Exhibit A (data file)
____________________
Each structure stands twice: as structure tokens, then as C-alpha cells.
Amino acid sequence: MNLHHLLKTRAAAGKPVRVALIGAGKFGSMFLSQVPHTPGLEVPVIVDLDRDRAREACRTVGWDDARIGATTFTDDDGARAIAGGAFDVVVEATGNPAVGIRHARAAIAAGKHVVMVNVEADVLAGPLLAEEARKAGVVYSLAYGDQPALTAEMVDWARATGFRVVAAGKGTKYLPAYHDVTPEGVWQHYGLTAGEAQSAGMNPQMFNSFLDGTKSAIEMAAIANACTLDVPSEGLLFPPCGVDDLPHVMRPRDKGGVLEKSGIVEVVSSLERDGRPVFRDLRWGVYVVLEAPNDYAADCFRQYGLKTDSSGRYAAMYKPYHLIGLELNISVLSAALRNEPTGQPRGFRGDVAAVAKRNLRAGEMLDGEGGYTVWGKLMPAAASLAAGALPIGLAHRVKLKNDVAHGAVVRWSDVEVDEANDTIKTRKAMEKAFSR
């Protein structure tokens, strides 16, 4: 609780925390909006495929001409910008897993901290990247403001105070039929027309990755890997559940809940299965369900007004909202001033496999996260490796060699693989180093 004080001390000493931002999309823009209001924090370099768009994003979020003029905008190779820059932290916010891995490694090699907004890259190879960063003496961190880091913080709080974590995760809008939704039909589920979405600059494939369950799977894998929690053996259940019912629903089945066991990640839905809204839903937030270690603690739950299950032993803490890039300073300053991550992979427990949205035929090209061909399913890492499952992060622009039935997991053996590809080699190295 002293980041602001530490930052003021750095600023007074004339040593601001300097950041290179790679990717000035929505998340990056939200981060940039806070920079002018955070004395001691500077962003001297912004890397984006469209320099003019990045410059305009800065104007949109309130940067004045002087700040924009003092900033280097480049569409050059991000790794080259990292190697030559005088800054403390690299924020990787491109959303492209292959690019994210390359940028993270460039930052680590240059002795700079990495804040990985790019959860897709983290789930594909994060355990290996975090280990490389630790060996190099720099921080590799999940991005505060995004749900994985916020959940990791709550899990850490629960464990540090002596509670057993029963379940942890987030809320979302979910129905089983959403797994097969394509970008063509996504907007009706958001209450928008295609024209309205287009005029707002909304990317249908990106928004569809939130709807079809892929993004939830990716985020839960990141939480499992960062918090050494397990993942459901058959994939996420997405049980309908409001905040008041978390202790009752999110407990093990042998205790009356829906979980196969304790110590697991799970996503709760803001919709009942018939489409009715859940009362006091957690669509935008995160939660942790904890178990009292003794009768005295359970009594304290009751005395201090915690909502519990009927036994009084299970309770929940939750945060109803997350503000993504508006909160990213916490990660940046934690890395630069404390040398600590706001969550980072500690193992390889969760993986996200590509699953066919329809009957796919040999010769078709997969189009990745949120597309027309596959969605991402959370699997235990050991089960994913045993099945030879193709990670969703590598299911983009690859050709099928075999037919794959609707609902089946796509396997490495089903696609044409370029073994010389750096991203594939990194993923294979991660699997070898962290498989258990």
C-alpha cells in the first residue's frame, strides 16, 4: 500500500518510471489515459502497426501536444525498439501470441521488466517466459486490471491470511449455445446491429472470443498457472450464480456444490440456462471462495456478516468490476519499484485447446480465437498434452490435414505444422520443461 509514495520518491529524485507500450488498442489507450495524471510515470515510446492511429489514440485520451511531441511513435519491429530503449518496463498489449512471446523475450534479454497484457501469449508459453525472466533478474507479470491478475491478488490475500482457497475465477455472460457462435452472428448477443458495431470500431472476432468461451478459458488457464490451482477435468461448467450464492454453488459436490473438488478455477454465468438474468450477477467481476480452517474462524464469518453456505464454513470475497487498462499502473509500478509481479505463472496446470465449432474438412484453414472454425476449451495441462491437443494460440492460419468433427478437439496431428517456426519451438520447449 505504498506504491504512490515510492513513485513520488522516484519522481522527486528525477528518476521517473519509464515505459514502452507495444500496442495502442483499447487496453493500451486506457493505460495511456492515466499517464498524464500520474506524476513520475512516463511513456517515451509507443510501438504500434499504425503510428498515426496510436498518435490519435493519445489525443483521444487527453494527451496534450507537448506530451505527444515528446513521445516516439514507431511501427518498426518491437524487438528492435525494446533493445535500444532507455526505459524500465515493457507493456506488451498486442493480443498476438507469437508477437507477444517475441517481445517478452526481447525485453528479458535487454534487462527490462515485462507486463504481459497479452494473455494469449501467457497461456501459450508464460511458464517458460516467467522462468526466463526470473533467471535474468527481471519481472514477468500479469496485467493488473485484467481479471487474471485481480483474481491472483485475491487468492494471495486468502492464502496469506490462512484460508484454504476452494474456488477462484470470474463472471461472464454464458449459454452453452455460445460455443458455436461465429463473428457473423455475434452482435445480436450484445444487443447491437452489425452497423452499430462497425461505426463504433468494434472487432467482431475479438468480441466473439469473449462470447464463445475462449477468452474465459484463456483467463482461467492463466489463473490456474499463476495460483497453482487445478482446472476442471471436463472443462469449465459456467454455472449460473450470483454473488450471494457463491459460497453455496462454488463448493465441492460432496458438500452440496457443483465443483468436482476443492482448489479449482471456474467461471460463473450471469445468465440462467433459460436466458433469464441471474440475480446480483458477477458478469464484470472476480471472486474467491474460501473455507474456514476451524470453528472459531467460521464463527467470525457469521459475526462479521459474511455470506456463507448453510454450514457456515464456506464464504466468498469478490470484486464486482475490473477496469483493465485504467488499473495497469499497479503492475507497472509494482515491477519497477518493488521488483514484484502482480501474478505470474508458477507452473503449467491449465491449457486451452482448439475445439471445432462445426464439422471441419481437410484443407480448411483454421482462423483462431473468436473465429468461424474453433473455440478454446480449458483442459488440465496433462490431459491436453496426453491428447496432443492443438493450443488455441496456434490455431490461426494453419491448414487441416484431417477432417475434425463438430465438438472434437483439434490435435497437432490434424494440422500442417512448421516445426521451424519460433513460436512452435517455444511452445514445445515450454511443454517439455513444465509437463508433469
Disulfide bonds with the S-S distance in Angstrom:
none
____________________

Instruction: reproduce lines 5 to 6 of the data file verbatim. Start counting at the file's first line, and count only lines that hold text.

Disulfide bonds with the S-S distance in Angstrom:
none